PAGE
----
I'm not quite sure how many hours they had light in the summer when they did lay eggs. The aviary is in an old barn with just a few, small windows, so I probably gave them about 8 hours of artificial light a day, not sure for how many hours of the day the daylight in there was actually strong enough to count.
    I had two hens from their first hatch living together without males in a small cage outside, with about 15 hours of daylight and they never laid an egg. But I don't think being together with a male would have changed that, I think the cage was too small and stressful and possibly the temperatures were getting a little low as well - the parents in the aviary stopped laying eggs within 4 weeks of those two hens being moved outside, and the hens were only around 6-7 weeks old when I put them out there, so I think their biology told them to wait till the next breeding season before laying, despite having enough daylight for at least a few weeks after being mature.

    I boink-proof my cages with fabric or foam rubber, that probably wouldn't be the best solution for you. I saw someone on here that used some kind of green plastic garden netting for a coturnix cage, that would probably work. I'd just place it about 5 cm. below the wire, depending on how tight you can get it. You wan't it to slow them down before reaching the wire but not necessarily to be so tight it won't budge all. But if you clip their wings, I don't think it'll be necessary to boink proof it.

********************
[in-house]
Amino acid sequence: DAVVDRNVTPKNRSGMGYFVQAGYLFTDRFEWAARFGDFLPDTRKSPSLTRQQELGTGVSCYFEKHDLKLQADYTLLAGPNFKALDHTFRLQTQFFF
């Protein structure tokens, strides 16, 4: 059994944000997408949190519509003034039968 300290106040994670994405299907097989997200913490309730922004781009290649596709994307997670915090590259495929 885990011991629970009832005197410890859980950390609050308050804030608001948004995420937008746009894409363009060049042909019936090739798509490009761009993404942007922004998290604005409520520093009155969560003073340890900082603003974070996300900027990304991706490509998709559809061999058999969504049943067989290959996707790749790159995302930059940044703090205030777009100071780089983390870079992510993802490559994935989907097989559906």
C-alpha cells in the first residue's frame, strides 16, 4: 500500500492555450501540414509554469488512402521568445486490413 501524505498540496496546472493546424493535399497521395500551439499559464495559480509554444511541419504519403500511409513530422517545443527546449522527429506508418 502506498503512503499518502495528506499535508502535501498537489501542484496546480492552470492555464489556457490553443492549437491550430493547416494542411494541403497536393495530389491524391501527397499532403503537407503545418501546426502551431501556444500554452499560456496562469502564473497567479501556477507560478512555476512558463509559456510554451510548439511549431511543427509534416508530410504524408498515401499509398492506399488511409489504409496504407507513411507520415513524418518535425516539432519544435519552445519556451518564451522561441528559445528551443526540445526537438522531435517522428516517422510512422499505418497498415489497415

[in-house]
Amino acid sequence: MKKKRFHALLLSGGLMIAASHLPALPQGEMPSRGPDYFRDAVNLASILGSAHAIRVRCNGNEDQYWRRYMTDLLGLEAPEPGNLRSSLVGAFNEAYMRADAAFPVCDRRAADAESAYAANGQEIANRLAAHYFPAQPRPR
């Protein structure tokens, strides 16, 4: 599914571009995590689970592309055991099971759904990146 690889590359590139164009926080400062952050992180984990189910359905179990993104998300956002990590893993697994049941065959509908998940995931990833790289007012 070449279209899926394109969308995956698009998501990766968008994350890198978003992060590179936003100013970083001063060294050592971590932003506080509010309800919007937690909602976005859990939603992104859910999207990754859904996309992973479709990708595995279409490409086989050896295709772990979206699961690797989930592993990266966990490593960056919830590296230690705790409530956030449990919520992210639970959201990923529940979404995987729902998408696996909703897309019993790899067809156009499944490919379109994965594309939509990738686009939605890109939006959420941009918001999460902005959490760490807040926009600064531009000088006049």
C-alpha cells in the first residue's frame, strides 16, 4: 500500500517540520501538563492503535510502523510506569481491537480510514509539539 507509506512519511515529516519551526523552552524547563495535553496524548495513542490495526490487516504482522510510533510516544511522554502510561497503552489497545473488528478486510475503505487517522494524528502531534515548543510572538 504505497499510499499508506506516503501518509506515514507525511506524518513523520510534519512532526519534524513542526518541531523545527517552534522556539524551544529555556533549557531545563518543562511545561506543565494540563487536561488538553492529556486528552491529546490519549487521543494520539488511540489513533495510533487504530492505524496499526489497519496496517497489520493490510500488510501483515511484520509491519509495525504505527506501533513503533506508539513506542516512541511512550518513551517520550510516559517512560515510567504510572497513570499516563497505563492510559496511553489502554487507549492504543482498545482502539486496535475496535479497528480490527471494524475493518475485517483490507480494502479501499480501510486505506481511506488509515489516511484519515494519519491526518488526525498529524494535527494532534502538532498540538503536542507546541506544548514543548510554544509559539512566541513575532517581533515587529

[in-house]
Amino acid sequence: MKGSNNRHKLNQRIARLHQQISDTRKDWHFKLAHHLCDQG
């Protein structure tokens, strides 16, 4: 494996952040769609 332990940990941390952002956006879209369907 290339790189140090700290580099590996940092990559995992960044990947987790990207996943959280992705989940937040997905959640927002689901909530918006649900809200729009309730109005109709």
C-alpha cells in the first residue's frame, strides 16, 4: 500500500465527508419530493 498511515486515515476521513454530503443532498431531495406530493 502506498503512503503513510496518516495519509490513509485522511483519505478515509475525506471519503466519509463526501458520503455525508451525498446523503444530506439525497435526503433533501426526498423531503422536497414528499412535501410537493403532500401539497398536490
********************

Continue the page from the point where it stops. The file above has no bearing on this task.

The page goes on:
I think 4 females would do great in that cage, but their eggs are small - you'd have to gather eggs for quite a few days to get enough for an omelette ^^

    I've seen people recommend as little as a square foot as a minimum for a pair of buttons. Personally, I'd prefer at least twice as much for each bird and as they shouldn't be kept alone, that would make each cage at least 4 square feet, to give them a chance to move about - and to make it possible to add some hiding places and such. But of course, the bigger the better. Though you might have trouble finding the eggs if it's too big.

    With regards to tameness, I can get some of mine to eat bugs from my hand, but as far as I know, only hand reared birds that have had very much human contact from they first hatched get any tamer than that. The bell thing might work if there is something in the cage they really want, but I haven't tried training them like that.

    Their poop is messy. Being small birds, the poops aren't big so they get dry relatively fast, but that doesn't help much if they are already smeared out on the fleece ^^ And I think they'd be at least as happy with shavings or plain sand.
     
  5. DK newbie

    DK newbie Chillin' With My Peeps

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    Correction: I just found an egg in the cage in my room. The hens in there hatched at the end of August, this is the first egg they've laid but they've only been living in my room for a month now, they were in the (cold) barn before. And judged by their curiosity about the egg (stretching their necks to look at it and such, I find that quite cute. I noticed their parents doing the same thing with the first egg they laid) it hasn't been there for long. They live with a roo, but as mentioned they only get about 11 hours of light. Doubt they'll lay an egg a day, but we'll see. It seems a little dark but has a nice shape and size ^^ I'm excited to see whether they will get broody in the cage, but I'll probably make some adjustments over the next months if they keep laying eggs and don't go broody..